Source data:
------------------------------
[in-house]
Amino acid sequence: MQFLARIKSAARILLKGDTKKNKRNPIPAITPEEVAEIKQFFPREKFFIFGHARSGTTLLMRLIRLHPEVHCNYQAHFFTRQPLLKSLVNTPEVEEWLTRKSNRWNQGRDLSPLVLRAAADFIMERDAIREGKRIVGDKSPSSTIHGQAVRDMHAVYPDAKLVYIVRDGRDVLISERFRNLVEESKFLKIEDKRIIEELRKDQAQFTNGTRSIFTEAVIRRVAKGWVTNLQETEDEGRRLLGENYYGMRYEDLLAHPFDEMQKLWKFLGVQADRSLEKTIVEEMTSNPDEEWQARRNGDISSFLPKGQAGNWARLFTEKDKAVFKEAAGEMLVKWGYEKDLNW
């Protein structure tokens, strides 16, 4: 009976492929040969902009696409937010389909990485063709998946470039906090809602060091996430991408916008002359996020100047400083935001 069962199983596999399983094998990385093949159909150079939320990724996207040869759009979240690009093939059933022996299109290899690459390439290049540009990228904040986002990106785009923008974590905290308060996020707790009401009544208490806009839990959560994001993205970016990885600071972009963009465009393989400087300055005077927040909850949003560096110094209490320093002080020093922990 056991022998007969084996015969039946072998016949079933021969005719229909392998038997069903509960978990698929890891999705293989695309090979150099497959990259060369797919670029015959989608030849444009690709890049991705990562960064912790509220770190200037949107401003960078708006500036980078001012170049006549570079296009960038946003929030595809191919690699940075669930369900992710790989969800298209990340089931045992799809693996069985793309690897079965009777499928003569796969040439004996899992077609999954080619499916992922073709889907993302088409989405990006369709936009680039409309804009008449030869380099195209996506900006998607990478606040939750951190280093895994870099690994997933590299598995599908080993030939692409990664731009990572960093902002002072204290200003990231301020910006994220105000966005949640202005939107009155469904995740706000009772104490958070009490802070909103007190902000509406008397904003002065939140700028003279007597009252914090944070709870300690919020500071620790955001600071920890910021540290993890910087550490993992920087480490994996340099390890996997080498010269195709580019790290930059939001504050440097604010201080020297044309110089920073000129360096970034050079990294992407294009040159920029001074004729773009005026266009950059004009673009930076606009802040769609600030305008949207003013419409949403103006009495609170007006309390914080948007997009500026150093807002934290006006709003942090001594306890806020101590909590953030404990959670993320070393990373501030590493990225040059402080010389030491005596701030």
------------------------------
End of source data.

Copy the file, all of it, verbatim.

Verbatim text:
[in-house]
Amino acid sequence: MQFLARIKSAARILLKGDTKKNKRNPIPAITPEEVAEIKQFFPREKFFIFGHARSGTTLLMRLIRLHPEVHCNYQAHFFTRQPLLKSLVNTPEVEEWLTRKSNRWNQGRDLSPLVLRAAADFIMERDAIREGKRIVGDKSPSSTIHGQAVRDMHAVYPDAKLVYIVRDGRDVLISERFRNLVEESKFLKIEDKRIIEELRKDQAQFTNGTRSIFTEAVIRRVAKGWVTNLQETEDEGRRLLGENYYGMRYEDLLAHPFDEMQKLWKFLGVQADRSLEKTIVEEMTSNPDEEWQARRNGDISSFLPKGQAGNWARLFTEKDKAVFKEAAGEMLVKWGYEKDLNW
């Protein structure tokens, strides 16, 4: 009976492929040969902009696409937010389909990485063709998946470039906090809602060091996430991408916008002359996020100047400083935001 069962199983596999399983094998990385093949159909150079939320990724996207040869759009979240690009093939059933022996299109290899690459390439290049540009990228904040986002990106785009923008974590905290308060996020707790009401009544208490806009839990959560994001993205970016990885600071972009963009465009393989400087300055005077927040909850949003560096110094209490320093002080020093922990 056991022998007969084996015969039946072998016949079933021969005719229909392998038997069903509960978990698929890891999705293989695309090979150099497959990259060369797919670029015959989608030849444009690709890049991705990562960064912790509220770190200037949107401003960078708006500036980078001012170049006549570079296009960038946003929030595809191919690699940075669930369900992710790989969800298209990340089931045992799809693996069985793309690897079965009777499928003569796969040439004996899992077609999954080619499916992922073709889907993302088409989405990006369709936009680039409309804009008449030869380099195209996506900006998607990478606040939750951190280093895994870099690994997933590299598995599908080993030939692409990664731009990572960093902002002072204290200003990231301020910006994220105000966005949640202005939107009155469904995740706000009772104490958070009490802070909103007190902000509406008397904003002065939140700028003279007597009252914090944070709870300690919020500071620790955001600071920890910021540290993890910087550490993992920087480490994996340099390890996997080498010269195709580019790290930059939001504050440097604010201080020297044309110089920073000129360096970034050079990294992407294009040159920029001074004729773009005026266009950059004009673009930076606009802040769609600030305008949207003013419409949403103006009495609170007006309390914080948007997009500026150093807002934290006006709003942090001594306890806020101590909590953030404990959670993320070393990373501030590493990225040059402080010389030491005596701030």